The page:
• "A spokesman for South Carolina Gov. Mark Sanford says the chief executive is hiking the Appalachian Trail, which explains his perplexing absence," the AP reports. "Sanford hadn't been in his office for several days, and fellow politicians and his wife said they didn't know where he was."

• "A key part of the landmark Voting Rights Act survived a constitutional challenge" Monday "in the Supreme Court, but justices made it clear that a law forged in the darkest days of the nation's civil rights struggles may no longer be appropriate in a new era of American racial politics," the Washington Post reports. Read the justices' 8-1 ruling here.

Economy: Polls Find Less Optimism For Stimulus But More For Recovery

• "Barely half of Americans are now confident that President Obama's $787 billion stimulus measure will boost the economy, and the rapid rise in optimism about the state of the nation that followed the 2008 election has abated," the Washington Post reports in a new poll. "Overall, 52 percent now say the stimulus package has succeeded or will succeed in restoring the economy, compared with 59 percent two months ago."

• "Americans say they're still in a tunnel, but more are beginning to see a light at its end," USA Today reports on its own poll. "Over the past two months... expectations for the future have brightened significantly amid rising optimism about a stock market rebound and economic turnaround."

• "A bipartisan trio of senators say they will introduce legislation to make sure that Wall Street bailout money repaid to the federal government cannot be recycled to keep the program perpetual," the Washington Times reports. "The measure would require any Troubled Asset Relief Program (TARP) funds returned to the Treasury Department to go into the federal government's general fund to pay down the nation's debt."

• "At least three small, cash-strapped banks have stopped paying the U.S. government dividends that they owe because they got $315.4 million in capital infusions under the Troubled Asset Relief Program," the Wall Street Journal (subscription) reports.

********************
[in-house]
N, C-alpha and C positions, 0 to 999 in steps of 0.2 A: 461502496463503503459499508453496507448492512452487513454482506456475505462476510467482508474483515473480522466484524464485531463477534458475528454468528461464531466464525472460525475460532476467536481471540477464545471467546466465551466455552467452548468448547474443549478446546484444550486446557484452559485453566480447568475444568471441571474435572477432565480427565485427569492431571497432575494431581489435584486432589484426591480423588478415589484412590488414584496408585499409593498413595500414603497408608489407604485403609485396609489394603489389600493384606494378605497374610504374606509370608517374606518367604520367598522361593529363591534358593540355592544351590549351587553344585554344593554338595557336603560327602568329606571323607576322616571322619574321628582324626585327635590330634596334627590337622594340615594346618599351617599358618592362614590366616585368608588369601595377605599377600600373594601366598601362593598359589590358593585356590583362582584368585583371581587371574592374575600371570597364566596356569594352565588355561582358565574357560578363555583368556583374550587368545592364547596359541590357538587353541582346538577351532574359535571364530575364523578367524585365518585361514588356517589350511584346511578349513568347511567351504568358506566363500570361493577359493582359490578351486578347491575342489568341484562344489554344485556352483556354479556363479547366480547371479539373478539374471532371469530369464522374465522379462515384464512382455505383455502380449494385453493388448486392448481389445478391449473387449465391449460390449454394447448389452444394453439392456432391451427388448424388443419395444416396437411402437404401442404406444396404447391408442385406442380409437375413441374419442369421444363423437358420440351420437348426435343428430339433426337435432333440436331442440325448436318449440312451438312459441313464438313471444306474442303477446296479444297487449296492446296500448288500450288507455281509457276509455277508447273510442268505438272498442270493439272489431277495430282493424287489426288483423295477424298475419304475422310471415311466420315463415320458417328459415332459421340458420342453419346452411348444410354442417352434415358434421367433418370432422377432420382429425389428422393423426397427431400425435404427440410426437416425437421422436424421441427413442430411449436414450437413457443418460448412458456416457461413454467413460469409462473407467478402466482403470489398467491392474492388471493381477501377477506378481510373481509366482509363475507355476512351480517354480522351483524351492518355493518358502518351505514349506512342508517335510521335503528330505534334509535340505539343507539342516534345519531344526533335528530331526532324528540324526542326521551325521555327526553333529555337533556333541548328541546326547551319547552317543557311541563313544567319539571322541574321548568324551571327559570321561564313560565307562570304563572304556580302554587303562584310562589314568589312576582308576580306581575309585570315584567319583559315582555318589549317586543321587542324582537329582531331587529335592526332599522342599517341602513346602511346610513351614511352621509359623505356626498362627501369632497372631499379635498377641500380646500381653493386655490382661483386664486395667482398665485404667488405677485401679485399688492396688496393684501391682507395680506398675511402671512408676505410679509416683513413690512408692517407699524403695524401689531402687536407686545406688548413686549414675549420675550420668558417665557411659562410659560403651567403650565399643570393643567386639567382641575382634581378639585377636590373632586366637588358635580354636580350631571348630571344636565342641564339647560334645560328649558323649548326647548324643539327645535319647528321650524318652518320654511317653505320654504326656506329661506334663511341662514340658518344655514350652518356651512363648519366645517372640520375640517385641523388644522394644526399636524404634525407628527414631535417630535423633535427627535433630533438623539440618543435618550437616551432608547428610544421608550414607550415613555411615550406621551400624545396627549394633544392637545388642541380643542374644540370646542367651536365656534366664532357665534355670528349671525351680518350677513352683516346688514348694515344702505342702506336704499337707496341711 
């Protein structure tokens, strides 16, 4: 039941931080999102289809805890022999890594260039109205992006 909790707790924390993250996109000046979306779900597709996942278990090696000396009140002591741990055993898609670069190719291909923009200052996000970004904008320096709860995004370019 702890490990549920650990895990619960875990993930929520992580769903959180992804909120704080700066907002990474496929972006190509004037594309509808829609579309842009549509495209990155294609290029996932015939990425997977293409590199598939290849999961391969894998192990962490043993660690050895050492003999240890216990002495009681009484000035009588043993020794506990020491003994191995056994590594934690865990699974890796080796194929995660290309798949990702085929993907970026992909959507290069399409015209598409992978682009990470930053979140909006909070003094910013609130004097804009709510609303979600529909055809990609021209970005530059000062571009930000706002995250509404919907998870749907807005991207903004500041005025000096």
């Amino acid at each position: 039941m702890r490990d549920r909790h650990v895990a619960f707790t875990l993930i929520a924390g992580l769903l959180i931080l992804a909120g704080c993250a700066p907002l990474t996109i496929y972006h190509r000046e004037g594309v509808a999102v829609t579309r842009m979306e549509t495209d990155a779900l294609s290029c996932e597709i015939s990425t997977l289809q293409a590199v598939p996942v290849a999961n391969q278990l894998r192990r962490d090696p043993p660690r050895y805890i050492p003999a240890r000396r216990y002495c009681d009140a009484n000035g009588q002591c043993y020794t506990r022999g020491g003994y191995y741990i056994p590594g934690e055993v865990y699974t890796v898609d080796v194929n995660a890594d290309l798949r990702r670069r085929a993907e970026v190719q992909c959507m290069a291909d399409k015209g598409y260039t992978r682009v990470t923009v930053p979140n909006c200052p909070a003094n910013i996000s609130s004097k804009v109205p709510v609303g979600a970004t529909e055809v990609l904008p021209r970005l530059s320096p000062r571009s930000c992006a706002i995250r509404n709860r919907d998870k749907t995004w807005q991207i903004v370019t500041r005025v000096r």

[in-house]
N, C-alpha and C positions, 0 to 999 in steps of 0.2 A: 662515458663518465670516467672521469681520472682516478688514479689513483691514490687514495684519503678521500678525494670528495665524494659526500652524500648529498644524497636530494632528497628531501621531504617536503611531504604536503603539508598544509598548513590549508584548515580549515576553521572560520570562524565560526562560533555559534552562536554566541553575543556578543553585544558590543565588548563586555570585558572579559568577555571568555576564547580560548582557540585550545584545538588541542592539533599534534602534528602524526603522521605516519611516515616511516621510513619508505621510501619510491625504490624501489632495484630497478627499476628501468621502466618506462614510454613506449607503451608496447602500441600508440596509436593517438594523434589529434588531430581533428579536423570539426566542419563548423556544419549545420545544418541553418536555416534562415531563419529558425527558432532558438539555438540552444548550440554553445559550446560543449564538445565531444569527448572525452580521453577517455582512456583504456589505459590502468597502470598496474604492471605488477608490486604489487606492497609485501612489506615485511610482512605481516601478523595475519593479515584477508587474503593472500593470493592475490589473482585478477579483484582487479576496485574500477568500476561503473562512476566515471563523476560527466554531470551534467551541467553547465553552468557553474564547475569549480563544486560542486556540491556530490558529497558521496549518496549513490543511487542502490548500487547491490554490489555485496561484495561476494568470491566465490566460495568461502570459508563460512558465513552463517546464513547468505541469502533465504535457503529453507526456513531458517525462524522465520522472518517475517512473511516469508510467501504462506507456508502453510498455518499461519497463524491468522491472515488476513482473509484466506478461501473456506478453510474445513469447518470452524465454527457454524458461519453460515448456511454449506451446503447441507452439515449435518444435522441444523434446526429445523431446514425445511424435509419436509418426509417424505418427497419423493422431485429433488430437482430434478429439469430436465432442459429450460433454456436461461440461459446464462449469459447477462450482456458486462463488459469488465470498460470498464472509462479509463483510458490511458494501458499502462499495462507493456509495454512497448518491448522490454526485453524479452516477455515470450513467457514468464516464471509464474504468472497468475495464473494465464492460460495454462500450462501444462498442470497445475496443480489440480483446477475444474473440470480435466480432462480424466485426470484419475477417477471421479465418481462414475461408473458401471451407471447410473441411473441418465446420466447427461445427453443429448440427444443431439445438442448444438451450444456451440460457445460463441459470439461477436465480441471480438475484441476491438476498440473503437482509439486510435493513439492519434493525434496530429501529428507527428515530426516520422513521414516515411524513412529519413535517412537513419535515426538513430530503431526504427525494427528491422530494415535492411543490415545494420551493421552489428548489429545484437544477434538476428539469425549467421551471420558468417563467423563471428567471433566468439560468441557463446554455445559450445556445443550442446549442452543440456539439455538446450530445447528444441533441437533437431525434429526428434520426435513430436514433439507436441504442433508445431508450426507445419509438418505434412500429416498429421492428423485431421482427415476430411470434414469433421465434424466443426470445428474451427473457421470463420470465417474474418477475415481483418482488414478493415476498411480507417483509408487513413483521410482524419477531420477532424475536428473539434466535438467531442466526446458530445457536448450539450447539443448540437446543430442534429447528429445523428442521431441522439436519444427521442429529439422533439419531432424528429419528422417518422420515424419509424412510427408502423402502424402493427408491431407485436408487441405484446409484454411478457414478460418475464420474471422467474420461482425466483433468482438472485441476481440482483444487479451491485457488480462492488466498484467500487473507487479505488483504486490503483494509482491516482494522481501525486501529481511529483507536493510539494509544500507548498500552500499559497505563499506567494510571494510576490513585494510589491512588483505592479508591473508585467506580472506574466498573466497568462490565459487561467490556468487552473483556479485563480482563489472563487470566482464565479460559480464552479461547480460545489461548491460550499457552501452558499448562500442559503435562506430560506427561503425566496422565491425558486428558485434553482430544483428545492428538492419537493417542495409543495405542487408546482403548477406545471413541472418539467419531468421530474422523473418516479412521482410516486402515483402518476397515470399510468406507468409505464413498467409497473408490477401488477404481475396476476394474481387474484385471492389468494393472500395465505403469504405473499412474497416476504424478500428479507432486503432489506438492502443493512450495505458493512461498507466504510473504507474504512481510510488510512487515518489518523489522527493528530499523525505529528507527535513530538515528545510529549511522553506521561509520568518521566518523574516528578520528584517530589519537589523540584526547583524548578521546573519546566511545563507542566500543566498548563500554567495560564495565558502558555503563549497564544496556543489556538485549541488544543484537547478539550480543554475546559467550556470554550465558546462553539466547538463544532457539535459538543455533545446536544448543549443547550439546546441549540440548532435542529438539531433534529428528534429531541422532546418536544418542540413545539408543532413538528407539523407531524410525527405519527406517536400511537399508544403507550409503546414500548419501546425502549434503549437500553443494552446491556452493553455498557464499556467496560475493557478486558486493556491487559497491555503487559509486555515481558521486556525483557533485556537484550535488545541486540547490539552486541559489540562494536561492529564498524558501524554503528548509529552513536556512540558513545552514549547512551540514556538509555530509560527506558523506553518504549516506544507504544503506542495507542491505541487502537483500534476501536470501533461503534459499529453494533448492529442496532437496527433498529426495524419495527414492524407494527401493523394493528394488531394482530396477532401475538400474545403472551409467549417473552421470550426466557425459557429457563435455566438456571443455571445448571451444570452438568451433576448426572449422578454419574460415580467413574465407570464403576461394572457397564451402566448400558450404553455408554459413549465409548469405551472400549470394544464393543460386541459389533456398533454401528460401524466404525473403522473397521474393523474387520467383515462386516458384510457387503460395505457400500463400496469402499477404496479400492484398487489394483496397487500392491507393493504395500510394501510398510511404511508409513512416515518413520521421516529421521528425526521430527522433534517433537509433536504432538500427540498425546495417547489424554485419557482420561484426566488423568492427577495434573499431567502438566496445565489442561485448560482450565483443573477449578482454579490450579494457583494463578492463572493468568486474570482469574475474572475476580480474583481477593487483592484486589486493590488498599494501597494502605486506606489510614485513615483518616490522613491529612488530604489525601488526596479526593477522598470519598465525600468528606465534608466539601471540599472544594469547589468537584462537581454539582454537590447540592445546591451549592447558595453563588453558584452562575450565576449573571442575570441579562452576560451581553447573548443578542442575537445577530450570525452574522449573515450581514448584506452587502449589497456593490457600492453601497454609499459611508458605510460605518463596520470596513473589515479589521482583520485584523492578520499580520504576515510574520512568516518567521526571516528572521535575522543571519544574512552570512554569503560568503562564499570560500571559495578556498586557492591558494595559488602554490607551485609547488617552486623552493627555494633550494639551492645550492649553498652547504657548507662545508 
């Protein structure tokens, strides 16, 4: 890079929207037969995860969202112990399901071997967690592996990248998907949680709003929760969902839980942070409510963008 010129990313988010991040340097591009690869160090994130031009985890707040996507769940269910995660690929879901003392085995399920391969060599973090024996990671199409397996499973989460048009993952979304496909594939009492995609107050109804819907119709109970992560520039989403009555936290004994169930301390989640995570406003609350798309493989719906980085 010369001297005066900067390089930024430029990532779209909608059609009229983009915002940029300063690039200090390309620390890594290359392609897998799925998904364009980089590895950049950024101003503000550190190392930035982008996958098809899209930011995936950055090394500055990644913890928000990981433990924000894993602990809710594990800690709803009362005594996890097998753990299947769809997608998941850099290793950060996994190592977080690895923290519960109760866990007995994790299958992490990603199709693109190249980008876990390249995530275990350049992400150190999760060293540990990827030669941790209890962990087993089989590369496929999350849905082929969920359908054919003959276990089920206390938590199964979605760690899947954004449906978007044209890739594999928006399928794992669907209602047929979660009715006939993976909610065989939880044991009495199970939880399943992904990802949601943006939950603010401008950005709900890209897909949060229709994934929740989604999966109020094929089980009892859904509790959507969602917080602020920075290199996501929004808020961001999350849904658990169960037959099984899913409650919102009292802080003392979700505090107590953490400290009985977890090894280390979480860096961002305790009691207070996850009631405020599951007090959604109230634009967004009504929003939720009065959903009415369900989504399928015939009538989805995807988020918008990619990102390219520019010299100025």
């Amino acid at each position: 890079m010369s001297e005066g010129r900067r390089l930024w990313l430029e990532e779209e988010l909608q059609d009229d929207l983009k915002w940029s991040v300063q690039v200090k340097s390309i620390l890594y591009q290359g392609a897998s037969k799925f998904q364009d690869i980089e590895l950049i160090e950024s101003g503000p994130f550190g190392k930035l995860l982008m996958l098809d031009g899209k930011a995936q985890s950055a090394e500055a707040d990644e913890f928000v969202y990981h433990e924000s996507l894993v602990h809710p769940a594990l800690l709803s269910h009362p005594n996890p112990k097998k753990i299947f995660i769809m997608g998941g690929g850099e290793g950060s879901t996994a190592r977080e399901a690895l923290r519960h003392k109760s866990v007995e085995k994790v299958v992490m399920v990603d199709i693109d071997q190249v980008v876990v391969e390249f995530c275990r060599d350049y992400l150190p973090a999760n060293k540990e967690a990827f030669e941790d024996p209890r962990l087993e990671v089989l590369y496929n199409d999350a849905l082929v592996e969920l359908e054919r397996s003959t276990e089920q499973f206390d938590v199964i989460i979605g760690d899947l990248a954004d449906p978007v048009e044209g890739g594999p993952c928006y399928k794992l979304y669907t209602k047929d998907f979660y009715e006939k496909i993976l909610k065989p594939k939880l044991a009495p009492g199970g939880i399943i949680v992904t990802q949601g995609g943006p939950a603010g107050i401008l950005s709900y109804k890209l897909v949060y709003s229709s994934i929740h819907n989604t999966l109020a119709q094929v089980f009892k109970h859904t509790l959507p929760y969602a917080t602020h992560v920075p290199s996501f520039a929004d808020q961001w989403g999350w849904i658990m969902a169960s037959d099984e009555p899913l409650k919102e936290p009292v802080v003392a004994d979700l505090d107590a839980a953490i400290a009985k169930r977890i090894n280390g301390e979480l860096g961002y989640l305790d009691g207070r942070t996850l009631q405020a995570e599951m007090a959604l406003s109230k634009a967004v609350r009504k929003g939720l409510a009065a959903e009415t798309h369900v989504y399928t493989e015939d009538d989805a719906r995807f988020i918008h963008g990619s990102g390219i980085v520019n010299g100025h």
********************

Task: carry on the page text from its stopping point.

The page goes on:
National Security: Guantanamo Detainee's Release Ordered

• "Abdul Rahim Abdul Razak al-Janko was tortured by al-Qaeda and imprisoned by the Taliban for 18 months because the groups' leaders thought he was an American spy. Abandoned by his captors in late 2001, he was picked up by U.S. authorities, who shipped him to the U.S. military prison at Guantanamo Bay, Cuba, on suspicion that he was a member of the two groups," the Washington Post reports. On Monday, "a federal judge ordered Janko's release, saying the government's legal rationale for continuing to detain him 'defies common sense.'"

• "People named on the government's terrorism watch list have successfully purchased firearms hundreds of times since 2004, government investigators reported" Monday, the Washington Post reports. "In one case, a known or suspected terrorist was able to obtain an explosives license, the Government Accountability Office reported."

• "Stung by criticism that the U.S. has not condemned Iran's crackdown on demonstrators harshly enough, the Obama administration said Monday that the protests would weaken the current regime and might improve the chances of capping Iran's nuclear program," the Washington Times reports. "At the State Department, spokesman Ian Kelly dismissed speculation that the administration is rethinking its engagement policy."

World: Iran Considers Prosecuting Mousavi For Supporting Unrest

• "The Iranian parliament's judiciary committee raised the possibility Monday of legal action against opposition leader Mir Hossein Mousavi, while government forces violently dispersed a crowd protesting alleged fraud in the June 12 presidential election," the Washington Post reports. "After state news media took aim at Mousavi on Sunday, accusing him of supporting an illegal mass movement, Ali Shahrokhi, head of the parliamentary judiciary committee, suggested that the former prime minister was criminally liable for the recent unrest."

• "Seven bomb blasts in and around Baghdad on Monday killed at least 24 people and wounded scores, including 3 American soldiers, while a series of firefights in the northern city of Mosul left 7 people dead, according to Iraqi security officials," the New York Times reports. "The spate of violence renewed concerns that extremists would step up their attacks as the June 30 deadline approached for American troops to withdraw from Iraqi cities."